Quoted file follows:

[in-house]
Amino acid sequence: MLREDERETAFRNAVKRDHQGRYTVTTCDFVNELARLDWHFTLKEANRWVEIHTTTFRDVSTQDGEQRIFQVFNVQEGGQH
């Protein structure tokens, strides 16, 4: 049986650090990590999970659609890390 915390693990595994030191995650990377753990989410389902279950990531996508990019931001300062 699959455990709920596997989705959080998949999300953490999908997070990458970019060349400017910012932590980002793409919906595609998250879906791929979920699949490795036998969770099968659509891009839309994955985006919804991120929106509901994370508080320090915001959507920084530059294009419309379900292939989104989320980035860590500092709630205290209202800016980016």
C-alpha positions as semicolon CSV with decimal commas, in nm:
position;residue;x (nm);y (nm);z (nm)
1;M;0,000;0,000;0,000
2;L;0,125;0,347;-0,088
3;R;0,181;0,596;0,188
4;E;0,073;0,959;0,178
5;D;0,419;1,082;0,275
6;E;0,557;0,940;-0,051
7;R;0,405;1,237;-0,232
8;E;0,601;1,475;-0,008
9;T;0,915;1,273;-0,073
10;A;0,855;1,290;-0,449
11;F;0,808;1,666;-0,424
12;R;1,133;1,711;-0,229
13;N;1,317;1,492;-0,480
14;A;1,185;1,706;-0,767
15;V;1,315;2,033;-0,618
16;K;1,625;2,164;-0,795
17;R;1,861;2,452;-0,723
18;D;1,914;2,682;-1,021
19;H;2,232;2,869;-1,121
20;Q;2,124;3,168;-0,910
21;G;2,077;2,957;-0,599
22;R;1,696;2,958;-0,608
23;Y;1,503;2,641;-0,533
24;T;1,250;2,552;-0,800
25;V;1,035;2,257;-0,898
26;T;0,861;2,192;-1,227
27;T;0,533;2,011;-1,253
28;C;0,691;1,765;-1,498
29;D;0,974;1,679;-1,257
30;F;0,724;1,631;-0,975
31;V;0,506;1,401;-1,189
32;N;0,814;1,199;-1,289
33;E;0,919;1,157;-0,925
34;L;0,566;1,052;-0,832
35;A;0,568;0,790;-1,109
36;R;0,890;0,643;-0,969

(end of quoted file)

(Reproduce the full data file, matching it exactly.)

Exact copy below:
[in-house]
Amino acid sequence: MLREDERETAFRNAVKRDHQGRYTVTTCDFVNELARLDWHFTLKEANRWVEIHTTTFRDVSTQDGEQRIFQVFNVQEGGQH
């Protein structure tokens, strides 16, 4: 049986650090990590999970659609890390 915390693990595994030191995650990377753990989410389902279950990531996508990019931001300062 699959455990709920596997989705959080998949999300953490999908997070990458970019060349400017910012932590980002793409919906595609998250879906791929979920699949490795036998969770099968659509891009839309994955985006919804991120929106509901994370508080320090915001959507920084530059294009419309379900292939989104989320980035860590500092709630205290209202800016980016």
C-alpha positions as semicolon CSV with decimal commas, in nm:
position;residue;x (nm);y (nm);z (nm)
1;M;0,000;0,000;0,000
2;L;0,125;0,347;-0,088
3;R;0,181;0,596;0,188
4;E;0,073;0,959;0,178
5;D;0,419;1,082;0,275
6;E;0,557;0,940;-0,051
7;R;0,405;1,237;-0,232
8;E;0,601;1,475;-0,008
9;T;0,915;1,273;-0,073
10;A;0,855;1,290;-0,449
11;F;0,808;1,666;-0,424
12;R;1,133;1,711;-0,229
13;N;1,317;1,492;-0,480
14;A;1,185;1,706;-0,767
15;V;1,315;2,033;-0,618
16;K;1,625;2,164;-0,795
17;R;1,861;2,452;-0,723
18;D;1,914;2,682;-1,021
19;H;2,232;2,869;-1,121
20;Q;2,124;3,168;-0,910
21;G;2,077;2,957;-0,599
22;R;1,696;2,958;-0,608
23;Y;1,503;2,641;-0,533
24;T;1,250;2,552;-0,800
25;V;1,035;2,257;-0,898
26;T;0,861;2,192;-1,227
27;T;0,533;2,011;-1,253
28;C;0,691;1,765;-1,498
29;D;0,974;1,679;-1,257
30;F;0,724;1,631;-0,975
31;V;0,506;1,401;-1,189
32;N;0,814;1,199;-1,289
33;E;0,919;1,157;-0,925
34;L;0,566;1,052;-0,832
35;A;0,568;0,790;-1,109
36;R;0,890;0,643;-0,969